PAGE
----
Golden State Warriors: Five Steps to Build a Championship Contender
You probably know what's coming.
"The Warriors need to get rid of Andris Biedrins contract. They need to re-sign Dominic McGuire and let Nate Robinson go. They need to trade Dorell Wright. Fire Mark Jackson. Keep Mark Jackson."
You also probably want to skip through the slides quickly and move on, or tell me why I'm an idiot and then move on.
Finally, you probably disagree with the premise. Warriors? Championship contender? What are they going to do, start a bounty program? Drop down to the D-League?
So I'll keep this intro brief: The Golden State Warriors are at a crossroads right now.
I know, they're almost always at a crossroads. But for the first time in years—and the second time in decades—they have an actual chance to move up the road. The foundation is there, and the timing is right.
The balance of power is slowly but surely shifting to the East, as it was inevitably going to. These things change. Some of the West's current top teams will fade due to age over the next few seasons. The Warriors have a new coach, new players and new plans. If it all lines up right, they could be fighting for Western Conference supremacy in three seasons.
If it all lines up right.
Lose Six of Seven Remaining Games This Season
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As you are hopefully aware of, the Golden State Warriors are tanking away the rest of the 2011-12 season.
It all started back in 2008, when Chris Mullin brought in Marcus Williams and sent away the team's conditional 2011 first-round pick, which, after additional moves, became a 2012 pick (for a more thorough explanation of the details than I could ever dream of providing, check out Adam Lauridsen's piece from over a year ago). The 2012 pick is top-seven protected, meaning the Warriors must finish in the top-seven of the draft lottery to retain their pick.
The Warriors came into this season hoping to make the playoffs. A new coach, new philosophy and new ownership combined with an upgraded bench made Golden State look like a team on the rise. Sure enough, injuries and undersized-ness led to the team falling out of the playoff race.
Rather than play out the season pretending the team had any chance of making the playoffs, Golden State's front office (who knows whether Joe Lacob, Larry Riley or Jerry West is pulling the strings) sent Monta Ellis and Ekpe Udoh to Milwaukee in exchange for Andrew Bogut and Stephen Jackson.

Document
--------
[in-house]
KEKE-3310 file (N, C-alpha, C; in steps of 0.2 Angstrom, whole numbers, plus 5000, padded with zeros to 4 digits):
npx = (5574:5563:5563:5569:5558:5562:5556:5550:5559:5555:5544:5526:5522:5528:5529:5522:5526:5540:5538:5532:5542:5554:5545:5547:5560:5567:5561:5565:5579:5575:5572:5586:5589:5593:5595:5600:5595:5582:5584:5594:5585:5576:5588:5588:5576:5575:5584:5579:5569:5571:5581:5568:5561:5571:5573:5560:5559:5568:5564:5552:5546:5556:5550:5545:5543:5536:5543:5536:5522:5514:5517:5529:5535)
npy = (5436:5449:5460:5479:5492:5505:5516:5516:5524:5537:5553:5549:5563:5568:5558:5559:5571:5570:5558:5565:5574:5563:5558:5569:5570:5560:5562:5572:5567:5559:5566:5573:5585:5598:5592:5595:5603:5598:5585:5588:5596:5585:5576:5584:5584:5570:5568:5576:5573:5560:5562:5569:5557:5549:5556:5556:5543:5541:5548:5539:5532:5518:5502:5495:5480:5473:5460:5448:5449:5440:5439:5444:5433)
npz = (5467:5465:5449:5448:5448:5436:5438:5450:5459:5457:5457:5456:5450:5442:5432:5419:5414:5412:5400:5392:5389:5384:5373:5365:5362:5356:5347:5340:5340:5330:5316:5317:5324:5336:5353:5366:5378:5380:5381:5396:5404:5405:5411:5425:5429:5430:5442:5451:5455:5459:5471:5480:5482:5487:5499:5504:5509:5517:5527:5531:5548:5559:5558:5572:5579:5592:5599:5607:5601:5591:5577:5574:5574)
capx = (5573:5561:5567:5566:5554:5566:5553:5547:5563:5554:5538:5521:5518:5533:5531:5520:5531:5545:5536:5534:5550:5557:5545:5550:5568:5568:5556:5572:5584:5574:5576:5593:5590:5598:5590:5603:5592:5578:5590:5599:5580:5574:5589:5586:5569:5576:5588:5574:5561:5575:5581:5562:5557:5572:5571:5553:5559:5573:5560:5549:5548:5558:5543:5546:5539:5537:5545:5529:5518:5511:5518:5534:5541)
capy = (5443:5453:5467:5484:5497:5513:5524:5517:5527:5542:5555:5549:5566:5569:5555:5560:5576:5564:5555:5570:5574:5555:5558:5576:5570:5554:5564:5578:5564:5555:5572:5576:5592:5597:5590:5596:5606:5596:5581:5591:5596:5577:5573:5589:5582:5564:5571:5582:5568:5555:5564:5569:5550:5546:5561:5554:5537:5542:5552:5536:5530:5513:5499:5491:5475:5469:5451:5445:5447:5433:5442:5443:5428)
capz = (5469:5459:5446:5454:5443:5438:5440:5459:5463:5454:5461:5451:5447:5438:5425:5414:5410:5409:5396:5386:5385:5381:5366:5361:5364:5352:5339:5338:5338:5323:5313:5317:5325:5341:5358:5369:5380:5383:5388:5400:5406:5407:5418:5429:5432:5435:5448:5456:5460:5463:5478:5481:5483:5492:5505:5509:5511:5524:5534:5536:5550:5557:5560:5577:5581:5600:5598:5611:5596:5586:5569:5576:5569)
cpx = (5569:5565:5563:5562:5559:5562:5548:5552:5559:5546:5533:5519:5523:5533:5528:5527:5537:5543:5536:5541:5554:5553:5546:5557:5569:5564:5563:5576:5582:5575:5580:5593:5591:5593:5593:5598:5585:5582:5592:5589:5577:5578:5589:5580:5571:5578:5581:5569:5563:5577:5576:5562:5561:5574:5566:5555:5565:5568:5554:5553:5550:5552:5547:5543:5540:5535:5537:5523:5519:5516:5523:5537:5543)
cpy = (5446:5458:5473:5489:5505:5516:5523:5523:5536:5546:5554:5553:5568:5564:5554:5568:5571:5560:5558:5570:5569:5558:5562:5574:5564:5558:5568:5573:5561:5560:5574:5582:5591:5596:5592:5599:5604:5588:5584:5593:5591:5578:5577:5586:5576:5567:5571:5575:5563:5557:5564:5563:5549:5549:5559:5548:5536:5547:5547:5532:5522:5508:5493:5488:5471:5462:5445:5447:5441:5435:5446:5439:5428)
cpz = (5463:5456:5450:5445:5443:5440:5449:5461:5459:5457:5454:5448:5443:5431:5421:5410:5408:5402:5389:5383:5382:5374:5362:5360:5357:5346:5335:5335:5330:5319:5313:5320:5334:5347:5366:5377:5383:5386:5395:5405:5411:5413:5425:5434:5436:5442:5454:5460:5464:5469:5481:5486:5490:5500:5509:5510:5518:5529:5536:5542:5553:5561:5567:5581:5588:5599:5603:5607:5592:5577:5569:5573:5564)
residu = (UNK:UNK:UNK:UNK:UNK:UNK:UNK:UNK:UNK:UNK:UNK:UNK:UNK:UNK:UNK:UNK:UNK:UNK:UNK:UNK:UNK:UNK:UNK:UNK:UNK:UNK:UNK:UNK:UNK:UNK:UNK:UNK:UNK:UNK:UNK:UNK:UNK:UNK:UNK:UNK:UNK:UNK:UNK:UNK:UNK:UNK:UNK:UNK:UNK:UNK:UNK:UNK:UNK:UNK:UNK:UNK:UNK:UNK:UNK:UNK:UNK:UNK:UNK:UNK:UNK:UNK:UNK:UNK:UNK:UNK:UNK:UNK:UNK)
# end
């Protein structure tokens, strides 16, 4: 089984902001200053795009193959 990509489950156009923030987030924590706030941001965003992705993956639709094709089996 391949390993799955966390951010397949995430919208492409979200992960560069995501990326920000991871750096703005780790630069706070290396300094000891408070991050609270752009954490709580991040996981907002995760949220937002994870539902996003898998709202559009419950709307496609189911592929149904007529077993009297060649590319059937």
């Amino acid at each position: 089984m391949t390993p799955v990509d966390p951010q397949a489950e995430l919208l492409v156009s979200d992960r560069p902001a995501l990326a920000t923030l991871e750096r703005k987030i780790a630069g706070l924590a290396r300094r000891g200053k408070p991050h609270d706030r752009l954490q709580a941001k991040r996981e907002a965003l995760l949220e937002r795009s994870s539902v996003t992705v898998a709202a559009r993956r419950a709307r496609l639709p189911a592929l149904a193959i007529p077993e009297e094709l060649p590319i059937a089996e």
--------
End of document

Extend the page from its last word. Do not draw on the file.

In the trade, the Warriors lost two of the only guys on the roster helping the team win, while gaining two guys that would not help at all. Andrew Bogut was already out for the season with a broken ankle, and Stephen Jackson was never going to play in Golden State.
In reality, the Warriors were not trading Ellis and Udoh for Bogut and Jackson; they were trading Ellis and Udoh for Bogut and two first-round picks.
Stephen Jackson was promptly sent to San Antonio for Richard Jefferson's bad contact and a first-round pick. Without Ellis, Udoh or Bogut, the team shut down chronically-injured point guard Stephen Curry for the season in an attempt to both heal him long-term and retain their first-round pick by losing this season.
The Warriors have been losing ever since. They are 5-16 since trading Ellis, and with David Lee likely done for the season, the losing will hopefully pick up.
The Warriors are now 22-37, making them the NBA's eighth-worst team. This could land them a top-seven pick in the draft lottery, but their chances are slim unless they finish with a bottom-seven record. The New Jersey Nets are currently 22-39, meaning whichever team wins more games from here on out will have the inside track at the seventh pick.
New Jersey has a tough remaining schedule and will likely win two more games at the most. To have a good shot at retaining their pick, the Warriors can't win more than one more game.
Get Healthy This Summer